U of T Centre for Study of Pain has educated more than 17,000 students from all health profession faculties since program’s inception
With research providing new information about how pain works and pain management practice frequently changing, the next generation of health care professionals is learning to navigate the complex environment of pain management.
“Pain care has shifted so much. It’s important for our students to understand not just where we are but understand how we got here, what it means for them, and how they will navigate the system,” says Karen Ng, clinical pharmacist at the Toronto Academic Pain Medicine Institute (TAPMI) and co-chair of the Interfaculty Pain Curriculum (IPC). “It's important that we equip our students to understand that shift. Pain management is a fluid and dynamic practice, and students need to have the knowledge and skills to work within that fluidity.”
In the past several years, how clinicians understand and approach the management of pain has changed significantly. Chronic pain has become recognized as its own disease, not just a symptom of other conditions; the opioid epidemic has caused health care professionals to rethink how opioids are used to manage pain; and cannabis has become more accepted for pain management. There’s also been a greater recognition of the importance of tailoring care to better meet the unique needs of patients across different communities, as pain does not affect all communities equally.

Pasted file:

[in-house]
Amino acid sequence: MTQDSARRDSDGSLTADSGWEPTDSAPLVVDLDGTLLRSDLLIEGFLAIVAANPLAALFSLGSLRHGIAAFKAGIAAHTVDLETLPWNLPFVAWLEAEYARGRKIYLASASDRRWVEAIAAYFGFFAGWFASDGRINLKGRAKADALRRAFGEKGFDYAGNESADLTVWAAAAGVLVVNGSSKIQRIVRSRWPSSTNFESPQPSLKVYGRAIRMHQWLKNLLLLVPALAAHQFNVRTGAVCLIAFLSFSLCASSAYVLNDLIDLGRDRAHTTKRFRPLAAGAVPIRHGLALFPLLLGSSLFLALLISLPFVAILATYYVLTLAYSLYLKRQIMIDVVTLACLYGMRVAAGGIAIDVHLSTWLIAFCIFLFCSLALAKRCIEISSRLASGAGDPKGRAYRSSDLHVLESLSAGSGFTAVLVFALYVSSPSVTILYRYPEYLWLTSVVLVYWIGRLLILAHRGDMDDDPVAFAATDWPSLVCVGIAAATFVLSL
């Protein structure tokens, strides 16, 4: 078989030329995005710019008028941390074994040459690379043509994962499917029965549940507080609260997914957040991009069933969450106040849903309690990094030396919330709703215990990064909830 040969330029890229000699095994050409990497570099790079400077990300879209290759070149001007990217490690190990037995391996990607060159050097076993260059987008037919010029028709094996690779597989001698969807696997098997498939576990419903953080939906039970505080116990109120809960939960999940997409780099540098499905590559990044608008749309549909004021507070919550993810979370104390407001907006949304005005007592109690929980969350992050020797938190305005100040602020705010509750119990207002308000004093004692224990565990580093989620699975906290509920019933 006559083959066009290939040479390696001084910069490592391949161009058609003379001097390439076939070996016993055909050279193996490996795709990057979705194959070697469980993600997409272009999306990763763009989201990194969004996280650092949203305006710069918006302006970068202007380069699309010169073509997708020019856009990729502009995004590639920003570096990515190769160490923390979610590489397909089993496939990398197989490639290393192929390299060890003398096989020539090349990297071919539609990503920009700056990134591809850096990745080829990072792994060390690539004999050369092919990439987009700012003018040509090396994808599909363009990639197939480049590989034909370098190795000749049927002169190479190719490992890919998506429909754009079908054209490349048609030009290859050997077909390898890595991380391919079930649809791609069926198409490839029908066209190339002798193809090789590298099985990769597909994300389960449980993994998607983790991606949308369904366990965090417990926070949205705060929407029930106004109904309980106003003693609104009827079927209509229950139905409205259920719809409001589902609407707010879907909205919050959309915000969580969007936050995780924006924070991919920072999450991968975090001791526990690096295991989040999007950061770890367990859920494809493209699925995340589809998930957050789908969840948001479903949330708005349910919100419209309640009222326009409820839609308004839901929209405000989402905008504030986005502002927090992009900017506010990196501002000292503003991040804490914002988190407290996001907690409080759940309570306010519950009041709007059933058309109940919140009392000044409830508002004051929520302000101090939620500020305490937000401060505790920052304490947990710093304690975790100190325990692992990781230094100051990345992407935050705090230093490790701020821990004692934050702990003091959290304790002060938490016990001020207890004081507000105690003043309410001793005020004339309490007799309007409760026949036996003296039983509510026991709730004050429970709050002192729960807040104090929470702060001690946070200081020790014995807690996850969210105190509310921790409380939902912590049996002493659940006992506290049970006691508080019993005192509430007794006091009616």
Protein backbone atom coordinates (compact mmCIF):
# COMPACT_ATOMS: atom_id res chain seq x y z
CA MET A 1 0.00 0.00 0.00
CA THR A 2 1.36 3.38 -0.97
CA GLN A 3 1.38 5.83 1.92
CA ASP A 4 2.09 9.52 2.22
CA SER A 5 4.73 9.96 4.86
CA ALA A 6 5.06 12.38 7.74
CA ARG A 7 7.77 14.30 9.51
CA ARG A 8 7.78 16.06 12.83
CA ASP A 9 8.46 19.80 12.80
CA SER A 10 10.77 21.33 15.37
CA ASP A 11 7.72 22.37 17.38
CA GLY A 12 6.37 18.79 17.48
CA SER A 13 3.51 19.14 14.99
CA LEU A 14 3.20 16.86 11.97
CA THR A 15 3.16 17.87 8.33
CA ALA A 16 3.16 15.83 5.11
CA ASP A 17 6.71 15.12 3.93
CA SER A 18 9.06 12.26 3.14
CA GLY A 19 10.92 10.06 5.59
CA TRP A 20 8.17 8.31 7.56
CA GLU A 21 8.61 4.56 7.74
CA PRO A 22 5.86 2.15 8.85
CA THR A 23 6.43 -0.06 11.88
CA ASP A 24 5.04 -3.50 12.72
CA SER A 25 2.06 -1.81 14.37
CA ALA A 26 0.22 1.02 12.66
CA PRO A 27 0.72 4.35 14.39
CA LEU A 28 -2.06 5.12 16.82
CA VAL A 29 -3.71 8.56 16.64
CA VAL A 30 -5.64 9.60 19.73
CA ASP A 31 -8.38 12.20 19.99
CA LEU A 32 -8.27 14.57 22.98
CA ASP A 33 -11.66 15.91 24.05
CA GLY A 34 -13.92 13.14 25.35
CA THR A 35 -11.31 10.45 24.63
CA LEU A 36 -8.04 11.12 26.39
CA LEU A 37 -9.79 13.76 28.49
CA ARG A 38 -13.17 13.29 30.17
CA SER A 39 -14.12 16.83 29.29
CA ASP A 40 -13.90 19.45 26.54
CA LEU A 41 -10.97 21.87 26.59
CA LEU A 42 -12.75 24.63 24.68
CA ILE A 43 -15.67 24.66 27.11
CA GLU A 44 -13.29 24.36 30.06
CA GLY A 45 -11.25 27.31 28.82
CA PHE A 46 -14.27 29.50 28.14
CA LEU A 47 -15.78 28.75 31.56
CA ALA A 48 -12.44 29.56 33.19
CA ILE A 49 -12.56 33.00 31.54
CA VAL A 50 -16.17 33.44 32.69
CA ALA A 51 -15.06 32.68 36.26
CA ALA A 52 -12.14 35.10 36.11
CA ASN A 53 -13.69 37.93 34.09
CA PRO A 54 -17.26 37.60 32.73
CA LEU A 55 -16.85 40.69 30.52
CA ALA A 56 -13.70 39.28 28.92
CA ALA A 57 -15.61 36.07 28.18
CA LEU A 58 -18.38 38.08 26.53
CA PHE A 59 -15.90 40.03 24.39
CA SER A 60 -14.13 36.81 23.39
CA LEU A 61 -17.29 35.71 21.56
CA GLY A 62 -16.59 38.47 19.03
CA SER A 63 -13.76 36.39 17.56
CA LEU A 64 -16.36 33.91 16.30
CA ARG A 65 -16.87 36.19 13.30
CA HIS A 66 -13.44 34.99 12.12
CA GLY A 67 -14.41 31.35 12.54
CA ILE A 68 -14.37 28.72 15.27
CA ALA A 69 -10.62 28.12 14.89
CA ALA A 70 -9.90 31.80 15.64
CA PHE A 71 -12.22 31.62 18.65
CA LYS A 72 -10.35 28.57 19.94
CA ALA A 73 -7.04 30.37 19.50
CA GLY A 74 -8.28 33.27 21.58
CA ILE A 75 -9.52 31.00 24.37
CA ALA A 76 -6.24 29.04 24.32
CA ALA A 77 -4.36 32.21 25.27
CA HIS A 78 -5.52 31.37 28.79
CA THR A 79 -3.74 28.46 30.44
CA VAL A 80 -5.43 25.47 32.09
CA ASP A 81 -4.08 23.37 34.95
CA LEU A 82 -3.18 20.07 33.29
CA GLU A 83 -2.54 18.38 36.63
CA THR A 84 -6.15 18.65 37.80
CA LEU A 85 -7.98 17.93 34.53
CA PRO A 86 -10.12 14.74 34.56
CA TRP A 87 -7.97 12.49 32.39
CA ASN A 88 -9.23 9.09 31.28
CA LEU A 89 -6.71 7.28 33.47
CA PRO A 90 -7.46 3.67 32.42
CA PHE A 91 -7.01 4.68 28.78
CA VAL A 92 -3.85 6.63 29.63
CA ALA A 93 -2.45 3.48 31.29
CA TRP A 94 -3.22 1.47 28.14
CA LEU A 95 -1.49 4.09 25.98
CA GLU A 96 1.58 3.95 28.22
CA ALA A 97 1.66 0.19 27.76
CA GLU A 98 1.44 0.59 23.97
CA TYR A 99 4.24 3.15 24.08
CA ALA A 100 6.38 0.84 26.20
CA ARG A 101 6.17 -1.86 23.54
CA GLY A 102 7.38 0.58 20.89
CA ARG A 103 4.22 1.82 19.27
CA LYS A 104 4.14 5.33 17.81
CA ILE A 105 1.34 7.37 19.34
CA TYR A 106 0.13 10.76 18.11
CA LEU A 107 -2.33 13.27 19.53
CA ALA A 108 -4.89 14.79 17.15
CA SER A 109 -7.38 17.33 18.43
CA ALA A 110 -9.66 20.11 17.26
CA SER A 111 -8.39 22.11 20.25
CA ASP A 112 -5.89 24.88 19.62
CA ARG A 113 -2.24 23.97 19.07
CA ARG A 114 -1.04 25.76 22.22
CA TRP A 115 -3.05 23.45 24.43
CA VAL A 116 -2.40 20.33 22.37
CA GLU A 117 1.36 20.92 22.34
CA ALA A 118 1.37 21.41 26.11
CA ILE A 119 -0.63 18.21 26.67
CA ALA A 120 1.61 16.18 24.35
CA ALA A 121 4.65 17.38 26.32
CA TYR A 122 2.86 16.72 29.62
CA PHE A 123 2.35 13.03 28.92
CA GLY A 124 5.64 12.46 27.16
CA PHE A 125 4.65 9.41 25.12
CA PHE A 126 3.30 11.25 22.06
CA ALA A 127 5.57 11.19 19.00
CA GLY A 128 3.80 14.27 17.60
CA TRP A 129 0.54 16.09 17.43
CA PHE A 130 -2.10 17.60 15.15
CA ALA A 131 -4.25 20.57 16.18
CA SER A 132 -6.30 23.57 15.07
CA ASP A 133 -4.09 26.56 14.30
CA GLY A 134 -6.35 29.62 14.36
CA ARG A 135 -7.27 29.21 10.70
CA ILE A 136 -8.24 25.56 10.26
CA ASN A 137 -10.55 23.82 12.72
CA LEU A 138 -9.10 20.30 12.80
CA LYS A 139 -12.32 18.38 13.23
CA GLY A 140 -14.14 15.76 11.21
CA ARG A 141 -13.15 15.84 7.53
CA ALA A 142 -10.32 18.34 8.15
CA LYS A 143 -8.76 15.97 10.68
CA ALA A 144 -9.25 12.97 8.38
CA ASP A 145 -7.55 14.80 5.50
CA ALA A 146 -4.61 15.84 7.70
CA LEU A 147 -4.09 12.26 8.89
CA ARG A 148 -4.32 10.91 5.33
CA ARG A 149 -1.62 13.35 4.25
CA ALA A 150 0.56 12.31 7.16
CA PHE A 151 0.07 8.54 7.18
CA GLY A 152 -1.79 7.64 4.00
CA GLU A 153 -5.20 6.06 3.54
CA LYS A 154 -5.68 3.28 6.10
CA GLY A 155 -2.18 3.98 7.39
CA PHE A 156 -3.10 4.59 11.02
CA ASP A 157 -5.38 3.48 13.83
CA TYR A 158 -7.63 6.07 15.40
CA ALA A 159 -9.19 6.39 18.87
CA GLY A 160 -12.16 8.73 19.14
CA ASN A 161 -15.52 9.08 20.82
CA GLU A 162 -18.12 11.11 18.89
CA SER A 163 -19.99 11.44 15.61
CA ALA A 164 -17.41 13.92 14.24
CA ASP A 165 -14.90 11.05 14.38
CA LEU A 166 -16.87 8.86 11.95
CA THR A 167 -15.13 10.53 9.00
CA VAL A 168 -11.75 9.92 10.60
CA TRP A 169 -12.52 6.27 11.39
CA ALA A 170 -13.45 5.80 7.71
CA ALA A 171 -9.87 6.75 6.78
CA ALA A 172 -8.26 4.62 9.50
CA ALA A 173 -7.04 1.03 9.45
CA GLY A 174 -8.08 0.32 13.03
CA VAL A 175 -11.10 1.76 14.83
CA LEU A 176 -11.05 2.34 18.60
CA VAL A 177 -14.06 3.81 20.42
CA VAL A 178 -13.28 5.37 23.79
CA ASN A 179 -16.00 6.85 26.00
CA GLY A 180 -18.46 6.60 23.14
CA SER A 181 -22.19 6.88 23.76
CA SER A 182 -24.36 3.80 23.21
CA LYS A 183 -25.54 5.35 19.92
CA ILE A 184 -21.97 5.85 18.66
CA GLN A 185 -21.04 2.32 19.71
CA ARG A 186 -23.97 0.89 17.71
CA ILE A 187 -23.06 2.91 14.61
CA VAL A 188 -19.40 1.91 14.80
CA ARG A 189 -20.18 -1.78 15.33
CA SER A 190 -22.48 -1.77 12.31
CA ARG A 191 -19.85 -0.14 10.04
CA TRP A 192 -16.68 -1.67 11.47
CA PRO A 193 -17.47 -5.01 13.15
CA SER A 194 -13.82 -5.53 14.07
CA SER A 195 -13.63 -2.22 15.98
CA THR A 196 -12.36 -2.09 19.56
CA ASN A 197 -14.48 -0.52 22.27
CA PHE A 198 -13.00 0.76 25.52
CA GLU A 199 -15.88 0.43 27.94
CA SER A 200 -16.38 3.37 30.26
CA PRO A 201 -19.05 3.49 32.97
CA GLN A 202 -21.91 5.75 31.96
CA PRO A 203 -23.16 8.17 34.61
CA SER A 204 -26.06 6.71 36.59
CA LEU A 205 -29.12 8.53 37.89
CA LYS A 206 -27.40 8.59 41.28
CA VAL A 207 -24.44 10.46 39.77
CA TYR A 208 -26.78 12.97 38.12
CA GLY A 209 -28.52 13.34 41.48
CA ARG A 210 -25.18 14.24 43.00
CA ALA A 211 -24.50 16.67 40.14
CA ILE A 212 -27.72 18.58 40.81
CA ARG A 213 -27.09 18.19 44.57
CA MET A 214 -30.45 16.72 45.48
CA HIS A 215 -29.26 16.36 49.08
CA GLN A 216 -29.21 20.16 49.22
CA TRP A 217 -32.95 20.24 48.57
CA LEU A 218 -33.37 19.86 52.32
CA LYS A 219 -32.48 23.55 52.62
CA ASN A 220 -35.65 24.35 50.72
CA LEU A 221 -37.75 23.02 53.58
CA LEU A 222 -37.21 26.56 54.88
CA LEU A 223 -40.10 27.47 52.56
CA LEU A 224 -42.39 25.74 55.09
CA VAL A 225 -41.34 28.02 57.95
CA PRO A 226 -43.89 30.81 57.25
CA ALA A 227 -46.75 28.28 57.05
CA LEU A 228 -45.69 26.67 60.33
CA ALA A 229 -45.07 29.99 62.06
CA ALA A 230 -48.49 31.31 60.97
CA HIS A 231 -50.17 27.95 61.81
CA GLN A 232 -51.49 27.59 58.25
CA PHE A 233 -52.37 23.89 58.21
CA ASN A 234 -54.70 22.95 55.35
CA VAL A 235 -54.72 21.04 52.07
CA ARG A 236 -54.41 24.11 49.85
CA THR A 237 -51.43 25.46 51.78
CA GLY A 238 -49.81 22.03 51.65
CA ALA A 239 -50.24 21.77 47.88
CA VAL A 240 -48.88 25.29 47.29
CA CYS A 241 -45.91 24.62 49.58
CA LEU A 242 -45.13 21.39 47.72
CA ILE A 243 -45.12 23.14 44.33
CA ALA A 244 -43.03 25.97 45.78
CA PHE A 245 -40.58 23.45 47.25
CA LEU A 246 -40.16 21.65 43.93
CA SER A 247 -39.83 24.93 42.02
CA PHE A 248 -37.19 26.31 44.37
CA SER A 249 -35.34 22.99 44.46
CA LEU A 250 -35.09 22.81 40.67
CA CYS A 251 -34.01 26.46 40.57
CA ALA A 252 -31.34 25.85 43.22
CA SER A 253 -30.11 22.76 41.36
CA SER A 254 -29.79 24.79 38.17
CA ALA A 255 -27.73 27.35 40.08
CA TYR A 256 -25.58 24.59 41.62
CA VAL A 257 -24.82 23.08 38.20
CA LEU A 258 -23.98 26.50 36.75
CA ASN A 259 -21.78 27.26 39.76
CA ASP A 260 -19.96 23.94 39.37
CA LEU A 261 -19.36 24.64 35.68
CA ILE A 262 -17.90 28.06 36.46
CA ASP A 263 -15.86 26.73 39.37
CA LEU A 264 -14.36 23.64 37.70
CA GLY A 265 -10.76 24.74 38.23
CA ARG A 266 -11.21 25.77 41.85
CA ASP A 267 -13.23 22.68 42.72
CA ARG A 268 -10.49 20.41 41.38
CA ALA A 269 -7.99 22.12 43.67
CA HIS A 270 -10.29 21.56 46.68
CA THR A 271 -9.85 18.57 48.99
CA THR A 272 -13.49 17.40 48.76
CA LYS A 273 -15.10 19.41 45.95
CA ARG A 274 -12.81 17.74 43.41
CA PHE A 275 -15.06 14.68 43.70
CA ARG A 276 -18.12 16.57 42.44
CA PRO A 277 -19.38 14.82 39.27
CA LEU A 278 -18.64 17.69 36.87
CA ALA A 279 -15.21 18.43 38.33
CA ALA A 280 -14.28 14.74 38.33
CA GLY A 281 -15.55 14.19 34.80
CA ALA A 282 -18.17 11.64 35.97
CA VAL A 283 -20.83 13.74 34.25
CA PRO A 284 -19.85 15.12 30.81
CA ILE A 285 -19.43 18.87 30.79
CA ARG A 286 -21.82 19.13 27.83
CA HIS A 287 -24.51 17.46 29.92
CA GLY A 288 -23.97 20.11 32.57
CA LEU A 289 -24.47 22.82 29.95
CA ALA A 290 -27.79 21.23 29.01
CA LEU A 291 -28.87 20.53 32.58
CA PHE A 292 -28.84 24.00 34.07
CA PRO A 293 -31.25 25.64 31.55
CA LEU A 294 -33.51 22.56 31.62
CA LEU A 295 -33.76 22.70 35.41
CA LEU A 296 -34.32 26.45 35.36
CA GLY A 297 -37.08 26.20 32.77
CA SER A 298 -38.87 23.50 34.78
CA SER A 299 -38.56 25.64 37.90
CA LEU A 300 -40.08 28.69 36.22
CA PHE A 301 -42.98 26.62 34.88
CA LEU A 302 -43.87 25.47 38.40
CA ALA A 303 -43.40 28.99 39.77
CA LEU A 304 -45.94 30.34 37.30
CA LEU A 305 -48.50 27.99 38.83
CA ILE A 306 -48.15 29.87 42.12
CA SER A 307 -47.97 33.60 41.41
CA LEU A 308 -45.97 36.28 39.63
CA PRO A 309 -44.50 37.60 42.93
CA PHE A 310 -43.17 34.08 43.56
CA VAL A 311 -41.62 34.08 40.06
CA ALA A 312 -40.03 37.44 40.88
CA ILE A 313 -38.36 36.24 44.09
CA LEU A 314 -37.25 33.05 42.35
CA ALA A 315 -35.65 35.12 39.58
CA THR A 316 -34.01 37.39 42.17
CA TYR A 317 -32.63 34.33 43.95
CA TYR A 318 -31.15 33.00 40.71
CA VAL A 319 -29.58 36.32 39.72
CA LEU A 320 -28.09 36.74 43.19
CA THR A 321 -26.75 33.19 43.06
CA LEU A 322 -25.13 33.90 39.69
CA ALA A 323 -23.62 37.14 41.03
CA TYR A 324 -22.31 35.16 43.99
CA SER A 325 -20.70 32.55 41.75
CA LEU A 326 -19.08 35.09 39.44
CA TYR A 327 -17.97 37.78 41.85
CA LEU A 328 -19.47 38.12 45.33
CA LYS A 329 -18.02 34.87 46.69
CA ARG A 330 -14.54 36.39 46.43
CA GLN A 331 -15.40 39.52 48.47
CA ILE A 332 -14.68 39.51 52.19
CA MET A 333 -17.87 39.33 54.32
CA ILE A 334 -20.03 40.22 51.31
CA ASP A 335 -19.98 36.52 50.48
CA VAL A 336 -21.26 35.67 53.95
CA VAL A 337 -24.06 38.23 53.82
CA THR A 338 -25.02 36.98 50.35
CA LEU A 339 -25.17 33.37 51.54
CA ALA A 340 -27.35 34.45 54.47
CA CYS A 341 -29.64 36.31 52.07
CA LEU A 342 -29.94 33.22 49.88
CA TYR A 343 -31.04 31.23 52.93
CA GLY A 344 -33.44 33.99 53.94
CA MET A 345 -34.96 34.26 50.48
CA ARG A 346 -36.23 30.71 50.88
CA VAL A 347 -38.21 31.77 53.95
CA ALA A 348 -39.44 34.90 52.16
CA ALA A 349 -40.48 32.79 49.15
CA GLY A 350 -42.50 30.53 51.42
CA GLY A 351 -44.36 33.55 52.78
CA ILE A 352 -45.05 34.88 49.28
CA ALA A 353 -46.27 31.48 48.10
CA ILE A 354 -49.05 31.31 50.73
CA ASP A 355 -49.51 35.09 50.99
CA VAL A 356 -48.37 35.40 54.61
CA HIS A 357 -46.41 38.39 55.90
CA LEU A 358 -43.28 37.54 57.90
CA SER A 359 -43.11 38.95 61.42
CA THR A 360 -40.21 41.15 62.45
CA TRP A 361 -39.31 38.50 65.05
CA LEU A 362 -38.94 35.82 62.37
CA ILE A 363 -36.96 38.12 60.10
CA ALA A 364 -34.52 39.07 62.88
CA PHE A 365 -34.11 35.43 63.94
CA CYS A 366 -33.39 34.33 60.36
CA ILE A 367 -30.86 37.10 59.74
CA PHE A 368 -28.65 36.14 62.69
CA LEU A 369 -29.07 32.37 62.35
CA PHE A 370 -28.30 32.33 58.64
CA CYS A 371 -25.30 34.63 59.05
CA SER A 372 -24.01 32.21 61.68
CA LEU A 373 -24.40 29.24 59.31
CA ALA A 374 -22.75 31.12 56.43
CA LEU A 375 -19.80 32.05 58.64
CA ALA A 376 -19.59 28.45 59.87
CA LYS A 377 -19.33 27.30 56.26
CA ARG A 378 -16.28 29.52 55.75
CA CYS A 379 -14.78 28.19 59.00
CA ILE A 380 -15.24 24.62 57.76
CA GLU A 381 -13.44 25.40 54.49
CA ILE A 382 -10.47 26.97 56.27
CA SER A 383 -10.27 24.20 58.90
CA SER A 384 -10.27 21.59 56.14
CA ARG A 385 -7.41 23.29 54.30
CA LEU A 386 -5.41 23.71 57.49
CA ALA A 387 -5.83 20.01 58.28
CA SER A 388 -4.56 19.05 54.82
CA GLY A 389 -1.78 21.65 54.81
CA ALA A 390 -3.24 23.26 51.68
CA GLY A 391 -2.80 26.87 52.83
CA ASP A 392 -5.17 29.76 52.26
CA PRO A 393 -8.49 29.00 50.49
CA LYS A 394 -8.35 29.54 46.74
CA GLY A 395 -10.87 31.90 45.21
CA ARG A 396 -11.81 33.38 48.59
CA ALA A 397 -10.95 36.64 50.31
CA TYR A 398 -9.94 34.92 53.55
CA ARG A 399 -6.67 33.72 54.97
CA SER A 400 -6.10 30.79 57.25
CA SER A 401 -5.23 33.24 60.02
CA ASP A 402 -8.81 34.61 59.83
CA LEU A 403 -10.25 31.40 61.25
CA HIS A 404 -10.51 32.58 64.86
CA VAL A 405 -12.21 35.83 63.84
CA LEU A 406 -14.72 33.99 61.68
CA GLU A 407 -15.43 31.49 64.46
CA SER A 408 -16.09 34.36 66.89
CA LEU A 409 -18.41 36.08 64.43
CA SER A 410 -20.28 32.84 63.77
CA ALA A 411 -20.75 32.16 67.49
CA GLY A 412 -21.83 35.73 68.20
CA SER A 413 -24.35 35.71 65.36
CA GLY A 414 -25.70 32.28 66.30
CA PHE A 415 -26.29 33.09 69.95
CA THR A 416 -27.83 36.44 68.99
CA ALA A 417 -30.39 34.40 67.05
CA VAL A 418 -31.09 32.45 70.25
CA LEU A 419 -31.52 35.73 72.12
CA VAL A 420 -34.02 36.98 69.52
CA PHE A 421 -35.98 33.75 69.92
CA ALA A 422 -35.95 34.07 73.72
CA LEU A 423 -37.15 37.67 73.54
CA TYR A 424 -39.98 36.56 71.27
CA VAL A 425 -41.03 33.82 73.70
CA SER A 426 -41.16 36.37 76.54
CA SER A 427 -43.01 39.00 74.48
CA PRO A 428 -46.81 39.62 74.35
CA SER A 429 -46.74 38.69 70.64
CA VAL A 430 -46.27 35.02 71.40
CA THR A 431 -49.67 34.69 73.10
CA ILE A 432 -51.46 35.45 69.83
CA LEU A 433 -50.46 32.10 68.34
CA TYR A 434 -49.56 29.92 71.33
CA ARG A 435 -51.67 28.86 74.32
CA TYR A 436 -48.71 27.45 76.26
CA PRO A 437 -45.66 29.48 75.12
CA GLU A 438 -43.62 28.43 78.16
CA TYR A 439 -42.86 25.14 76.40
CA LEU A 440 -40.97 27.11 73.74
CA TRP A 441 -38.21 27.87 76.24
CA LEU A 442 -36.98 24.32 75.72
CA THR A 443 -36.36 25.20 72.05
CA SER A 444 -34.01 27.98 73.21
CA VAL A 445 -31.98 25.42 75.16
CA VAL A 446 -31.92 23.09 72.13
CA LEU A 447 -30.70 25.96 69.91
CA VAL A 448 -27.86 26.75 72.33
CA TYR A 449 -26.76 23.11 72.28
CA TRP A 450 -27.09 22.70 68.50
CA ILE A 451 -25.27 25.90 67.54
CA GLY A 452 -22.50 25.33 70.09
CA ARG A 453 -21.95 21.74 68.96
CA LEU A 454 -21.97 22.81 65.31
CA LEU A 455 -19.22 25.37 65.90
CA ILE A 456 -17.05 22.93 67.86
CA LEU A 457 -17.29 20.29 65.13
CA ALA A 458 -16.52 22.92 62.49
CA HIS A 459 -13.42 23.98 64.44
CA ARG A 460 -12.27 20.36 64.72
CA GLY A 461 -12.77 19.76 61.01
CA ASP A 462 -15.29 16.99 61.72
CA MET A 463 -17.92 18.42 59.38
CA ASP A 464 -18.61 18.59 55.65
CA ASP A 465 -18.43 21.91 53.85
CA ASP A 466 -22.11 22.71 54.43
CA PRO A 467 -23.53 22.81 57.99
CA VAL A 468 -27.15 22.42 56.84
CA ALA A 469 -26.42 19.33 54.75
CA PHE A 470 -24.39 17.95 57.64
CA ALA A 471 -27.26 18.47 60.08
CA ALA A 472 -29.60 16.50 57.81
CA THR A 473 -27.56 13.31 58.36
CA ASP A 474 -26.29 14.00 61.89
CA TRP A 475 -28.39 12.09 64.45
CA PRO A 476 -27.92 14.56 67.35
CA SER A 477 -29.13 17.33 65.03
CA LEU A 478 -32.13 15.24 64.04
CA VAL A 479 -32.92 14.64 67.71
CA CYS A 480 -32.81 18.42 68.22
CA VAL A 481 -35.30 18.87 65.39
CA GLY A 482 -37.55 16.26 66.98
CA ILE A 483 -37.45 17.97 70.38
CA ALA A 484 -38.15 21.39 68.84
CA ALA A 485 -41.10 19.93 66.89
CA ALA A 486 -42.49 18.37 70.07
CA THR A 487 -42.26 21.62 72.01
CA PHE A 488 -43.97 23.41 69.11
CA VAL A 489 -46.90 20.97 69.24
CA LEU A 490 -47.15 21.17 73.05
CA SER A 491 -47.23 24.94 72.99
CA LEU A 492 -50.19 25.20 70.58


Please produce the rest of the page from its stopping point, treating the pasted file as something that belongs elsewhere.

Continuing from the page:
"Through the IPC, we are building capacity and supporting our students and future care providers to understand the diagnosis of chronic pain, the complex interplay of the pain experience with one’s environment, and how we apply the principles of self-management to support patients.”
“There has been a shift toward understanding the inequality in access to pain management and how different populations are able to access pain management,” says Ng. “There’s also a focus on de-medicalizing pain management and moving toward more of a self-management paradigm. Through the IPC, we are building capacity and supporting our students and future care providers to understand the diagnosis of chronic pain, the complex interplay of the pain experience with one’s environment, and how we apply the principles of self-management to support patients.”
Interdisciplinary program models pain care in real world settings
Within this context of a continuously changing understanding of pain, the IPC, led by U of T’s Centre for the Study of Pain, has provided more than 17,000 students from all of U of T’s health profession faculties with unique, high-quality pain education since 2002.
Each March, approximately 1,200 students from pharmacy, medicine, nursing, dentistry, social work, and physical and occupational therapy come together to learn about pain and pain management. The curriculum includes profession-specific lectures, as well as opportunities for students to work together in interdisciplinary teams on patient cases. The interdisciplinary approach mimics how care is provided in the real world. In fact, other institutions are looking at the IPC as a model of how to offer interdisciplinary pain education.